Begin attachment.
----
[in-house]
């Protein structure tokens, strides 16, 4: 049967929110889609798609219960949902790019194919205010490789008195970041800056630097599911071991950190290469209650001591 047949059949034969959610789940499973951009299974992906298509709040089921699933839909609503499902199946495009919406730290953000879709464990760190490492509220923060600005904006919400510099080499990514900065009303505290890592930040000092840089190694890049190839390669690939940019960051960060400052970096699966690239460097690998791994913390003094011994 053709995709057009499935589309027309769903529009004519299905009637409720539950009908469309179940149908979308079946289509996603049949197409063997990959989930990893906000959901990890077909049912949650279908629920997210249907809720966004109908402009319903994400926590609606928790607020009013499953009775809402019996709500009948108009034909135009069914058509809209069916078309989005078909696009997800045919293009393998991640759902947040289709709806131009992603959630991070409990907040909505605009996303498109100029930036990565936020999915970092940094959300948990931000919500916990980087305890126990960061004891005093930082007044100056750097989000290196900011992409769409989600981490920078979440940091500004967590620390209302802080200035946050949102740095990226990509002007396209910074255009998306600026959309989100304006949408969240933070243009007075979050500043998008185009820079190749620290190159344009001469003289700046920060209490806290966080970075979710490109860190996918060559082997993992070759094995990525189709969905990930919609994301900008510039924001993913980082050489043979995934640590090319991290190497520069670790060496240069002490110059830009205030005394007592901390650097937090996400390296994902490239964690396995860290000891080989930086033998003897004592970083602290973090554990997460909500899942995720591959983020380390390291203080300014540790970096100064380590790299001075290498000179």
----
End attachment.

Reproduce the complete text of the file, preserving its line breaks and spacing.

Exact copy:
[in-house]
């Protein structure tokens, strides 16, 4: 049967929110889609798609219960949902790019194919205010490789008195970041800056630097599911071991950190290469209650001591 047949059949034969959610789940499973951009299974992906298509709040089921699933839909609503499902199946495009919406730290953000879709464990760190490492509220923060600005904006919400510099080499990514900065009303505290890592930040000092840089190694890049190839390669690939940019960051960060400052970096699966690239460097690998791994913390003094011994 053709995709057009499935589309027309769903529009004519299905009637409720539950009908469309179940149908979308079946289509996603049949197409063997990959989930990893906000959901990890077909049912949650279908629920997210249907809720966004109908402009319903994400926590609606928790607020009013499953009775809402019996709500009948108009034909135009069914058509809209069916078309989005078909696009997800045919293009393998991640759902947040289709709806131009992603959630991070409990907040909505605009996303498109100029930036990565936020999915970092940094959300948990931000919500916990980087305890126990960061004891005093930082007044100056750097989000290196900011992409769409989600981490920078979440940091500004967590620390209302802080200035946050949102740095990226990509002007396209910074255009998306600026959309989100304006949408969240933070243009007075979050500043998008185009820079190749620290190159344009001469003289700046920060209490806290966080970075979710490109860190996918060559082997993992070759094995990525189709969905990930919609994301900008510039924001993913980082050489043979995934640590090319991290190497520069670790060496240069002490110059830009205030005394007592901390650097937090996400390296994902490239964690396995860290000891080989930086033998003897004592970083602290973090554990997460909500899942995720591959983020380390390291203080300014540790970096100064380590790299001075290498000179």